I couldn't help but be a bit disappointed when, near the end of my week with the(arguably the manliest car to pass though the Car Tech garage this year), I learned that the next car I'd be testing would the 2012 Volkswagen Beetle. I mean, the first generation of the New Beetle was a car best known for its dashboard-mounted flower vase. "What," I asked myself, "have I gotten myself into?"
Fortunately, my fears were allayed when the 2012 Volkswagen Beetle Turbo rolled into the Car Tech garage (the "New" prefix has been dropped for this second generation) sporting massive 18-inch wheels, an eye-catching Tornado Red paint job, and new, more aggressive styling that looks better in person than it does in photos. Beneath the hood, I was happy to find a rev-happy 200-horsepower, turbocharged engine connected to a performance-oriented DSG gearbox. The icing on the cake was VW's Fender-branded premium audio system, which already wowed us in the.
Could it be that the Volkswagen Beetle is cool again? I pressed the keyless start button and hit the open road to find out.
The Beetle's got boost
It's quite easy to think of the VW Beetle 2.0T as a flamboyant . After all, the turbocharged 2.0-liter engine is the same as the GTI's, as is the six-speed DSG dual-clutch automatic transmission. The 200 horsepower and 207 pound-feet of torque output are also unchanged. Fuel economy isn't dramatically different, although the Beetle's 21 city mpg and 30 highway mpg are slightly lower than the GTI's. We managed 19.8 mpg over our combined testing cycle that heavily favored city driving, but as you'll soon learn that's because having fun in the Beetle requires a heavy right foot.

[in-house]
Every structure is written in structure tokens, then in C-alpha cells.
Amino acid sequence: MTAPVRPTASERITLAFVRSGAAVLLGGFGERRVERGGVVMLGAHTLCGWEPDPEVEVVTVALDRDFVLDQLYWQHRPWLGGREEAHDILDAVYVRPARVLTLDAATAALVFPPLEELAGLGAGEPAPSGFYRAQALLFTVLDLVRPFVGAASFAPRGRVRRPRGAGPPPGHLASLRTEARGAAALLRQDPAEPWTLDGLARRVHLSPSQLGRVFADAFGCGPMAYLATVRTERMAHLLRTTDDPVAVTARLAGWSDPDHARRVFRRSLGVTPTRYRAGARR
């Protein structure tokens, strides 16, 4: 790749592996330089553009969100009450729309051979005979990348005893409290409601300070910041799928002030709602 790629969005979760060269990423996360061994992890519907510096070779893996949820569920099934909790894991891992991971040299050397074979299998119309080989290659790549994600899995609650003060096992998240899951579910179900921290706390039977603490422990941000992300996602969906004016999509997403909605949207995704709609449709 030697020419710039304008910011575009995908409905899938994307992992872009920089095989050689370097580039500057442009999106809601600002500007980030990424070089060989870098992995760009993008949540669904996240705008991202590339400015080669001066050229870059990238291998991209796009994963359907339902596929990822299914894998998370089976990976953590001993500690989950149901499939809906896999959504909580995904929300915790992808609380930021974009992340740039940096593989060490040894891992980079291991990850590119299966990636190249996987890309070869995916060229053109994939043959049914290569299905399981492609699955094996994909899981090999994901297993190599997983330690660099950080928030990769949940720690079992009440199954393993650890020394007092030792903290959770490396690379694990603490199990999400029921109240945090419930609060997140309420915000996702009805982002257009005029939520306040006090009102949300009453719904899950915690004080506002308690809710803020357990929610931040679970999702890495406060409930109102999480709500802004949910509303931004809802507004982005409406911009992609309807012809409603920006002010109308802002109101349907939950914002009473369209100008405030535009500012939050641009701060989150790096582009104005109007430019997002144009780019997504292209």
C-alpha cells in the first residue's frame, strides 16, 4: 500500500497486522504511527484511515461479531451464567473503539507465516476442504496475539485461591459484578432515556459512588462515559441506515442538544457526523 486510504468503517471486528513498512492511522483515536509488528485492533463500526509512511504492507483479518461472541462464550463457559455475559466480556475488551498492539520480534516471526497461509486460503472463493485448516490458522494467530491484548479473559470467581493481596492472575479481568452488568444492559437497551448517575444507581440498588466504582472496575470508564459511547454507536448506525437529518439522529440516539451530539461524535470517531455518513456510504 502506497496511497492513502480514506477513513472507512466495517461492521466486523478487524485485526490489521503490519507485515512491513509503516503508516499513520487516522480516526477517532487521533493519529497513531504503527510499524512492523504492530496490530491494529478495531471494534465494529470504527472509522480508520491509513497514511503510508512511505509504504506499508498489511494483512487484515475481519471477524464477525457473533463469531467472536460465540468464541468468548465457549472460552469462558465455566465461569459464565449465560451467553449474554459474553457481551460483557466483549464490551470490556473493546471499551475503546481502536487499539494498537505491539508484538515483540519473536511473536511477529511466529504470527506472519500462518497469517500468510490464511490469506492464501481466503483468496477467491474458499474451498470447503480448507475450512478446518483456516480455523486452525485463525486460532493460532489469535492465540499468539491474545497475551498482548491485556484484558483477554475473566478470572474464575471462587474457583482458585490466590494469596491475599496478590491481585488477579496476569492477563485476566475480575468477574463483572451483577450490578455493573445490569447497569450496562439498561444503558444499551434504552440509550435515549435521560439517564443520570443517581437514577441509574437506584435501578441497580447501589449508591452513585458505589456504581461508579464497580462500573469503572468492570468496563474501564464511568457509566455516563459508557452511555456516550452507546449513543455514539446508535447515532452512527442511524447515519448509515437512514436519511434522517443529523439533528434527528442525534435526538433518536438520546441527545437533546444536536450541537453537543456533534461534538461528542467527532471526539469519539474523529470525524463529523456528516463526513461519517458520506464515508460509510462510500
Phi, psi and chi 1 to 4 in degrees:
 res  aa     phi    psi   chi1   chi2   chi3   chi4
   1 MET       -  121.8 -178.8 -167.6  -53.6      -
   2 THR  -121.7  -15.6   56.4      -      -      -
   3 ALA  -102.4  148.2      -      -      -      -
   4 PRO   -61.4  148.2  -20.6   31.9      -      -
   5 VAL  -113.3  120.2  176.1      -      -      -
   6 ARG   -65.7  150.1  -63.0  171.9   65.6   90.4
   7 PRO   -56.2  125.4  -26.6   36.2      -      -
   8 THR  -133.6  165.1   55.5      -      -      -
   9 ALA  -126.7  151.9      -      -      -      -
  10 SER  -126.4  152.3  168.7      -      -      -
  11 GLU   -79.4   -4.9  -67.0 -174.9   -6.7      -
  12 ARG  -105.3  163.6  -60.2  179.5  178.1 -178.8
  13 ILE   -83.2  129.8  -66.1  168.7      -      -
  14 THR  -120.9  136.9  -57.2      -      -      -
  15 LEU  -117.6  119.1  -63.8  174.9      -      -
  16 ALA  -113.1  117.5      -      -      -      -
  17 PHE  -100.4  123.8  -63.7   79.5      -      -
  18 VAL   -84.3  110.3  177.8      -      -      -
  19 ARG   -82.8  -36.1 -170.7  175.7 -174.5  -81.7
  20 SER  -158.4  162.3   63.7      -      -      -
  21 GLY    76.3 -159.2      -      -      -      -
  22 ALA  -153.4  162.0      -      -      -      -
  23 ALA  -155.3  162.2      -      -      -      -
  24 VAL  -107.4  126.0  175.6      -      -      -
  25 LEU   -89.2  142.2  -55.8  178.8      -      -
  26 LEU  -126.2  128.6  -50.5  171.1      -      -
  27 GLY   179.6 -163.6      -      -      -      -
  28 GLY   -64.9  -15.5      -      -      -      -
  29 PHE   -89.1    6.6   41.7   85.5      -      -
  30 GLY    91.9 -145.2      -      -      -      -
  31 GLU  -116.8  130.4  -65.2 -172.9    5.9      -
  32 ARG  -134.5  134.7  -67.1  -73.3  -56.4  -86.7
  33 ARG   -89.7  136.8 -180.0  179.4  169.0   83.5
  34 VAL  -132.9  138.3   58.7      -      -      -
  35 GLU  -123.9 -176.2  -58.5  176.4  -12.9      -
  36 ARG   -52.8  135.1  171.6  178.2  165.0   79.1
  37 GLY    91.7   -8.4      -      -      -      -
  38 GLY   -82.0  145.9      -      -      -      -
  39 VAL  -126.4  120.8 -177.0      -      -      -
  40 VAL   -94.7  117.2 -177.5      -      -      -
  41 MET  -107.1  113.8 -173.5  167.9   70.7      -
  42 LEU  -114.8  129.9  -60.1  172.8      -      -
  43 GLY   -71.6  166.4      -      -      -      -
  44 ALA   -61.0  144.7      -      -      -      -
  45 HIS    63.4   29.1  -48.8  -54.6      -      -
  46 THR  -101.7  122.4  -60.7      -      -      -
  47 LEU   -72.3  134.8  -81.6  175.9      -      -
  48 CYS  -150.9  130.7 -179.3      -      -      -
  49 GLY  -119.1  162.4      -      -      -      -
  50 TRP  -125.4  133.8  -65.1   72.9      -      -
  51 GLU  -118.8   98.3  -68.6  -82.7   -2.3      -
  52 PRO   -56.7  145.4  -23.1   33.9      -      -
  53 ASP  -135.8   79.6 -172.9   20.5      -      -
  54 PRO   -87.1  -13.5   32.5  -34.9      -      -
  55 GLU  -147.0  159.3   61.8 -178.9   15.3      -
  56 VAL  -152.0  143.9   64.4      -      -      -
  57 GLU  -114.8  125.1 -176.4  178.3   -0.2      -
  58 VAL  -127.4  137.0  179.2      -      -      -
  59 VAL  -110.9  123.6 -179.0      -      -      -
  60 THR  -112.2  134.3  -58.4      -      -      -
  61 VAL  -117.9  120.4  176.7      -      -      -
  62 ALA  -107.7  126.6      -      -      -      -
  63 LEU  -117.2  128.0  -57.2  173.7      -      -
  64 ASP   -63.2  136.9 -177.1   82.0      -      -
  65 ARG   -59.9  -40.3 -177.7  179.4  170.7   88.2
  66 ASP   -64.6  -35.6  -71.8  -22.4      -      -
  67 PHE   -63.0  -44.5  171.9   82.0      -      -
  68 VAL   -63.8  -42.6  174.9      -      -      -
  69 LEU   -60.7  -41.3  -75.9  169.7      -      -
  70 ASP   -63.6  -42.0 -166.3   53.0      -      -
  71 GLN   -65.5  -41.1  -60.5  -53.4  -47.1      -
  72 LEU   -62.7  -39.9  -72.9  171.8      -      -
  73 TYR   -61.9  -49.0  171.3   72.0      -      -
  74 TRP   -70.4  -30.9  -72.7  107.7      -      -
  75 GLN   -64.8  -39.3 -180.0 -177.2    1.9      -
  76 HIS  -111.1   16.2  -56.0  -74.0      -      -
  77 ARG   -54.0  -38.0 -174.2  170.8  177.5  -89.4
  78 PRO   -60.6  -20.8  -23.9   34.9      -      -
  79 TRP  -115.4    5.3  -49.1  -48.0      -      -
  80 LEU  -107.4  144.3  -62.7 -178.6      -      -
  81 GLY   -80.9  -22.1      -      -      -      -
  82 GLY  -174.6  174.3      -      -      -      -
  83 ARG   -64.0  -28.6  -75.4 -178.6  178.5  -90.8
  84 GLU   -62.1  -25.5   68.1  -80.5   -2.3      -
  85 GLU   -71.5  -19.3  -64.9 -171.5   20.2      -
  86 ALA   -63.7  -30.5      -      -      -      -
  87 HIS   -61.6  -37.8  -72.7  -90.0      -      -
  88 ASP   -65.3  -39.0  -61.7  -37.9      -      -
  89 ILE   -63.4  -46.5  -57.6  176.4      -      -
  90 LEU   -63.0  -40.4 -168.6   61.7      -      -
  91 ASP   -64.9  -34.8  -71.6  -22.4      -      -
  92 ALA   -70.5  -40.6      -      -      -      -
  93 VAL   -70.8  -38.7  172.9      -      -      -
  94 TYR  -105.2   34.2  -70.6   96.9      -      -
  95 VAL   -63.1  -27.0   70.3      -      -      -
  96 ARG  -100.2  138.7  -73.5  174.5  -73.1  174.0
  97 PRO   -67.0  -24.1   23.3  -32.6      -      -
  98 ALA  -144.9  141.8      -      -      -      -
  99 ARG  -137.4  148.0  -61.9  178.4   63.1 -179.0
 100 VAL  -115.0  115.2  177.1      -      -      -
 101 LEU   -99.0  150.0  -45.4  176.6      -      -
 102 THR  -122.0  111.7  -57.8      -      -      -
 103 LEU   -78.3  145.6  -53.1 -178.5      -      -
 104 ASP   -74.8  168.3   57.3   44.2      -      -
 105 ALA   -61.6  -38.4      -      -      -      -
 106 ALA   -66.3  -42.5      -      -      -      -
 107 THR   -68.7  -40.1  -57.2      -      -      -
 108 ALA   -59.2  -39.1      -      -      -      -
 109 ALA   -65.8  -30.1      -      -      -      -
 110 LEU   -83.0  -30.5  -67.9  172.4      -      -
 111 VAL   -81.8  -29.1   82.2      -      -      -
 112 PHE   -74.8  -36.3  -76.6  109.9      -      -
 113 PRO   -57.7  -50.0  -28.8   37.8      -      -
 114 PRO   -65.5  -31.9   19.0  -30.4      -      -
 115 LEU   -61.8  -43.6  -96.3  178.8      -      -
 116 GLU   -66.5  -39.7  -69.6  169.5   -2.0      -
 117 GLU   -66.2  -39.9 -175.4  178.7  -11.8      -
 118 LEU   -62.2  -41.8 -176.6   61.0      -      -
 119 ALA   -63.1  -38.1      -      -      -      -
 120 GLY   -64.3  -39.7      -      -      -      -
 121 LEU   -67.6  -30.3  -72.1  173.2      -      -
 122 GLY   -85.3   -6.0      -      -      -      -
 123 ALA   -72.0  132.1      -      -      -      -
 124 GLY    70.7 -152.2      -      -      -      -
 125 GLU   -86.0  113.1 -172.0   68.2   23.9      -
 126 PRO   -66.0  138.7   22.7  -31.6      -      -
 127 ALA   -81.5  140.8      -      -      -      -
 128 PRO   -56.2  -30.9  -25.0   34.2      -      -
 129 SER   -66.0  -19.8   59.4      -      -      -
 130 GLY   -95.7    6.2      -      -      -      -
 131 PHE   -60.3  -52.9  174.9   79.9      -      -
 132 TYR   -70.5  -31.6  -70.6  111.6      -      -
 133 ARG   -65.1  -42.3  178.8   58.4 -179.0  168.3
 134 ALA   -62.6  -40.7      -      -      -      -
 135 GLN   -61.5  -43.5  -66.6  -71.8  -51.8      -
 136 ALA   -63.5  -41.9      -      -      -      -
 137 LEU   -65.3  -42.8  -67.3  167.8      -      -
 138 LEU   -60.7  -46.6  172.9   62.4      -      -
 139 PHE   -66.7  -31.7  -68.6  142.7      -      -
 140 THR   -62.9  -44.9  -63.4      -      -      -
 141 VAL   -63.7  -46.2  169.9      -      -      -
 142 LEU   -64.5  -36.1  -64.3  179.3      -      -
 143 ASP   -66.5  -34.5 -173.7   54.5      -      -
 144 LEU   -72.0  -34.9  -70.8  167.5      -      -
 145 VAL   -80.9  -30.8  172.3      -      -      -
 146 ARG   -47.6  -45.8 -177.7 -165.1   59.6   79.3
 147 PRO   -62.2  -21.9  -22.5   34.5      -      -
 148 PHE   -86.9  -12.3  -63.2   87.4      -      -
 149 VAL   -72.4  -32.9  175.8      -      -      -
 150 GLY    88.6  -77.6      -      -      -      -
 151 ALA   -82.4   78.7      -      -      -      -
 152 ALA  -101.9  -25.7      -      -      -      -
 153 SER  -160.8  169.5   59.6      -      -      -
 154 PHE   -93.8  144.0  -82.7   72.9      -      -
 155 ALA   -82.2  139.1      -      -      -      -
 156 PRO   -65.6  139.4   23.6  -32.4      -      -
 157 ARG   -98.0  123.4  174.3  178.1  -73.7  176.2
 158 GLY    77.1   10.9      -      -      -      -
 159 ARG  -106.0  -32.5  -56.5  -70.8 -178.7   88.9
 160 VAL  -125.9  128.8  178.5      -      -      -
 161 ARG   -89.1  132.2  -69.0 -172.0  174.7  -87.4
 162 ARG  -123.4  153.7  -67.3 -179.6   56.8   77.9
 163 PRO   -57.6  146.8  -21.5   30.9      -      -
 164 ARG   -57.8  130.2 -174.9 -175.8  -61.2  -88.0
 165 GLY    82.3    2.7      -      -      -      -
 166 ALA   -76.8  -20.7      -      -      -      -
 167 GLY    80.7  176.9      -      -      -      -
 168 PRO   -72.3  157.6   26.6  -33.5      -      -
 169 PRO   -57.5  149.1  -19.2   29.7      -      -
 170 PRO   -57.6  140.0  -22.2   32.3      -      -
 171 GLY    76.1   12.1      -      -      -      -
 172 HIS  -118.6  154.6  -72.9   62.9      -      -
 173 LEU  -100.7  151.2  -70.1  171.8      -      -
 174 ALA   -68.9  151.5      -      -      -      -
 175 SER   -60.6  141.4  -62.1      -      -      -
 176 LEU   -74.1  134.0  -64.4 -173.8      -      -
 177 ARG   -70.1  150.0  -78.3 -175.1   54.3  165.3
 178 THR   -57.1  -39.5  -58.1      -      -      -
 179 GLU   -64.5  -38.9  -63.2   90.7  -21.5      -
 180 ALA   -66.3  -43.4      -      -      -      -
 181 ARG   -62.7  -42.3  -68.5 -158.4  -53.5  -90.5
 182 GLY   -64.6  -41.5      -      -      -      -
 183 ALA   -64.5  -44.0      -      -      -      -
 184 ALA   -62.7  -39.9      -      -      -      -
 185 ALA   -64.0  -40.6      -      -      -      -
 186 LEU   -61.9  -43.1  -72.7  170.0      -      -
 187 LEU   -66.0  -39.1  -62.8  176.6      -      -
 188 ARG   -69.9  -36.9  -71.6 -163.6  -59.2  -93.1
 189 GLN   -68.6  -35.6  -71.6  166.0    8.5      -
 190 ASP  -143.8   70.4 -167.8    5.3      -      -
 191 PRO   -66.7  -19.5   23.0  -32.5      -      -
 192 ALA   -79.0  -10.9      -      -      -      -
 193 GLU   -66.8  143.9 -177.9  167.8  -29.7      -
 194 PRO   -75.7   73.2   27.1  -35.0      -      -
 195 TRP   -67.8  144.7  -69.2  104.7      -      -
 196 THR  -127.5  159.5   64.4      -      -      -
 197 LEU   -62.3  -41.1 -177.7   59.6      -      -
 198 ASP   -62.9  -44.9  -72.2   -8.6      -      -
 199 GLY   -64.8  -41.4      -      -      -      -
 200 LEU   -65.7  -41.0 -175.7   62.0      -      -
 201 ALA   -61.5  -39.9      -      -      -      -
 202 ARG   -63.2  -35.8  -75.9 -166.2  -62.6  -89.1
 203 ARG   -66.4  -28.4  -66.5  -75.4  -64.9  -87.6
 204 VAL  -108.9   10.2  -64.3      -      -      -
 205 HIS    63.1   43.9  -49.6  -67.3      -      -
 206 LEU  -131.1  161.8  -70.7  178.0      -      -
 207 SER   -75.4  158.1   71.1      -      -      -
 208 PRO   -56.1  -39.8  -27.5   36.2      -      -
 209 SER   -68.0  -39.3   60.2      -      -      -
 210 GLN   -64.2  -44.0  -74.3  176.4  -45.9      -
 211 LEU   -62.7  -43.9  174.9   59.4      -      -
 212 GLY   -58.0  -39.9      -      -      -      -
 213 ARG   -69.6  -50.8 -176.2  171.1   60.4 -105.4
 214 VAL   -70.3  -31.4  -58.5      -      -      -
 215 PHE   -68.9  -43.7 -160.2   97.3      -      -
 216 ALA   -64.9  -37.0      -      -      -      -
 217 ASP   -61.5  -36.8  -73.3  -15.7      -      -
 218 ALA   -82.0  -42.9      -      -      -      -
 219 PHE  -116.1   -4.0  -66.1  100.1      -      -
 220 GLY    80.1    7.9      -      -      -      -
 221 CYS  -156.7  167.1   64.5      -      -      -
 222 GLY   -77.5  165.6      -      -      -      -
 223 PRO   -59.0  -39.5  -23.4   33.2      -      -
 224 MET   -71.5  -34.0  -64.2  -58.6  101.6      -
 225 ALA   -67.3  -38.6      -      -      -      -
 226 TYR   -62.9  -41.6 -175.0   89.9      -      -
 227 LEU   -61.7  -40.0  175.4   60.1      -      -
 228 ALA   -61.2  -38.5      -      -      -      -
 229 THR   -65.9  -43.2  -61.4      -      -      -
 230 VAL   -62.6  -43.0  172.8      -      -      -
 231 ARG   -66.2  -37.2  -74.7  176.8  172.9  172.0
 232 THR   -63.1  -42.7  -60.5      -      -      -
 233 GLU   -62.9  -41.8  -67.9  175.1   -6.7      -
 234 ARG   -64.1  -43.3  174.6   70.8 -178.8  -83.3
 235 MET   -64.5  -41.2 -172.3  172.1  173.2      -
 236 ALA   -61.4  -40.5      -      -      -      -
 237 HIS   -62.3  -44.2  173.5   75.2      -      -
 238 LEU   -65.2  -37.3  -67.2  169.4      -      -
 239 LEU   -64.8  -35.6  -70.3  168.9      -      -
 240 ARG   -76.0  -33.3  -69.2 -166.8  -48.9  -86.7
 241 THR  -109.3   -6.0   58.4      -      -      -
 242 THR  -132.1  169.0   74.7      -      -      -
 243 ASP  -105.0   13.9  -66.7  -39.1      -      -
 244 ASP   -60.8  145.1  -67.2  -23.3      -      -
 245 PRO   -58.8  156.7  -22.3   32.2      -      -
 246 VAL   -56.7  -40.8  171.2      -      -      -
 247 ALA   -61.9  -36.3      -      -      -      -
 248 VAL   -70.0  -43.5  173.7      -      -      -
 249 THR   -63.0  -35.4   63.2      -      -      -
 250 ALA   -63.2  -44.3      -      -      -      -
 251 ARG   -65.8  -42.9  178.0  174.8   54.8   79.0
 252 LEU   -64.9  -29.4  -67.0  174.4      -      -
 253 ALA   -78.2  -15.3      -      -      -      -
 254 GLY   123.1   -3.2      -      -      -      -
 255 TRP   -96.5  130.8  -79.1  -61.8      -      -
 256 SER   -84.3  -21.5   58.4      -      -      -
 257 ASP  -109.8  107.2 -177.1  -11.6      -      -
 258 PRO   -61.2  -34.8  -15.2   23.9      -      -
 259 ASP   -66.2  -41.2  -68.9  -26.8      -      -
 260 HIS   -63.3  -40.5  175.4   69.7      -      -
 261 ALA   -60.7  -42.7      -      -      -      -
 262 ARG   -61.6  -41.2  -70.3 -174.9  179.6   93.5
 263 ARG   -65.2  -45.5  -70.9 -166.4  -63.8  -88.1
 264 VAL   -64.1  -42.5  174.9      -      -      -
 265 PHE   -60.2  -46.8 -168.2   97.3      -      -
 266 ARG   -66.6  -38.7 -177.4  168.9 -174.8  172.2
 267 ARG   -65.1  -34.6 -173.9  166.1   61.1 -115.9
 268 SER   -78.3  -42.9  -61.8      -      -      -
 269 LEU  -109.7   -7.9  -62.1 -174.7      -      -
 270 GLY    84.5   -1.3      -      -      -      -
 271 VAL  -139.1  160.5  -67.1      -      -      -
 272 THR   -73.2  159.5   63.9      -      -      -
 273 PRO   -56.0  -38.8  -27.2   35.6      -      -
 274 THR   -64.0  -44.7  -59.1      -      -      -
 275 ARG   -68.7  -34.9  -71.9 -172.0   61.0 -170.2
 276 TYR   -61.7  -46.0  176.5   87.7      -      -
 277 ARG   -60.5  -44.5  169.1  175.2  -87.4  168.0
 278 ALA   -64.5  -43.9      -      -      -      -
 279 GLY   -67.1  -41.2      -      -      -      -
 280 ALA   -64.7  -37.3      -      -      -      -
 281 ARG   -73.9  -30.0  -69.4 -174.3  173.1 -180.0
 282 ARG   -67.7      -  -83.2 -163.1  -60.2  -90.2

The Beetle also features the Cross Differential System (XDS) that is present in the GTI. XDS attempts to replicate the functionality of a limited-slip differential by augmenting a standard open differential with the antilock brake system. Essentially, the system applies the brakes to the inside front wheel when accelerating and turning to eliminate wheel spin and power loss to the outside front wheel, which should actually have the most grip while cornering. The Volkswagen GTI also uses this system, as does the newest. While this brake-based traction solution essentially behaves like a proper limited-slip differential, it does have its tradeoffs. For example, there is potential for increased brake pad wear over the life of the vehicle and you can sometimes hear (and, if you're paying attention, feel) the XDS system engaging when pushing the Beetle hard into a corner.